In Moscow, Idaho, conservative “Reconstructionist Christians” thrive amid evangelical turmoil

(The Conversation) — Evangelical groups in the United States have faced dwindling numbers for years. And a messy cultural fight over the direction of the movement could lead to further defections.

But while some of America’s largest Protestant denominations, such as the Southern Baptists, continue to hemorrhage their membership, a small group of conservative evangelicals appear to be bucking the trend – despite numbering only around 1,300. people.

Over the past 30 years, believers from across the United States and beyond have gathered in Moscow, a northern Idaho city of about 25,000 people. Here, as part of the Christ Church congregation, they opposed the cultures of American modernity. Guided by a controversial social theory known as “Christian Reconstruction,” which holds that biblical law should apply in today’s context, they turn to the Bible to understand how they believe American institutions should be reformed. Followers believe abortion rights and same-sex marriage, among other evidence of what they would see as moral decline, will eventually be repealed. Their objective is simple: the conversion of the inhabitants of Moscow to their way of thinking as the first step towards the conversion of the world.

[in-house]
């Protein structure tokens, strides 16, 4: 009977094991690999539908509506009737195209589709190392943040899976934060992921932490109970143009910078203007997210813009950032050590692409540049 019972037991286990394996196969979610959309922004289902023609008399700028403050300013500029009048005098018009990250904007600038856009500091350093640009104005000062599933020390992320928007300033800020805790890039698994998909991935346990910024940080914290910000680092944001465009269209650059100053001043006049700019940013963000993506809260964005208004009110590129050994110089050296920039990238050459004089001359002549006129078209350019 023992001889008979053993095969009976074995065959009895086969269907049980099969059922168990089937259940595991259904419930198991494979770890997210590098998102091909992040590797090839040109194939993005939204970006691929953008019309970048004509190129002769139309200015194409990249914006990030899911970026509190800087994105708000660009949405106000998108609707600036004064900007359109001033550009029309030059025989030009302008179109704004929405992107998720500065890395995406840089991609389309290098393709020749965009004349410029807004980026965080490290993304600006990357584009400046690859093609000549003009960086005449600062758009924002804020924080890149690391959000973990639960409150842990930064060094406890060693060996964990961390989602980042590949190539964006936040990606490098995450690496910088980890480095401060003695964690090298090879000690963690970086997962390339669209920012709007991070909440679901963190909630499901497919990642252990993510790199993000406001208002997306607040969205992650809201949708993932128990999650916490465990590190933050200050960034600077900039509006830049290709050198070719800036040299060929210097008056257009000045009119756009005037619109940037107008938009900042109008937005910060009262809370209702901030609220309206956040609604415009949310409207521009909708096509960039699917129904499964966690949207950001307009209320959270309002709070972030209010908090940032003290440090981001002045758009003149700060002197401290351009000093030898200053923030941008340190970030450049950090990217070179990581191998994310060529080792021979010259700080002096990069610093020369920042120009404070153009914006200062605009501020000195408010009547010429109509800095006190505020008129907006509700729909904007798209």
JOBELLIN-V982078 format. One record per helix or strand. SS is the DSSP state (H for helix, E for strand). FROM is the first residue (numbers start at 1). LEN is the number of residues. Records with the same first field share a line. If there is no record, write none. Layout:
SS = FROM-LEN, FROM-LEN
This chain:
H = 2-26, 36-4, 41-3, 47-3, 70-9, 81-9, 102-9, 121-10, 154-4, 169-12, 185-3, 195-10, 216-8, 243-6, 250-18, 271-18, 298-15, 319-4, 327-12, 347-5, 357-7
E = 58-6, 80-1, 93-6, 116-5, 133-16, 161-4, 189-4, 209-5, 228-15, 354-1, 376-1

This hope may seem unrealistic. But as the scholar who charted the rise of the movement in my book “Survival and Resistance in Evangelical America,” I know that these believers have already taken steps toward that goal.

Growing influence

In Moscow, the community established churches, a classical Christian school, a liberal arts college, a music conservatory, a publishing house, and the makings of a media empire. With books published by major trade and academic presses and a talk show on Amazon Prime, the community is setting the agenda for theologically vigorous and politically reactionary evangelical revival.

These believers are led by conservative pastor Douglas Wilson, whose views on gender, marriage, and many other topics are controversial even among the most conservative Christians. For more than 30 years, Wilson has campaigned against the influence of everything from atheism to feminism.

In doing so, he attracted significant critical attention – notably from the late journalist and prominent atheist Christopher Hitchens, with whom he debated whether Christianity was good for the world in a series of exchanges that then turned into a book.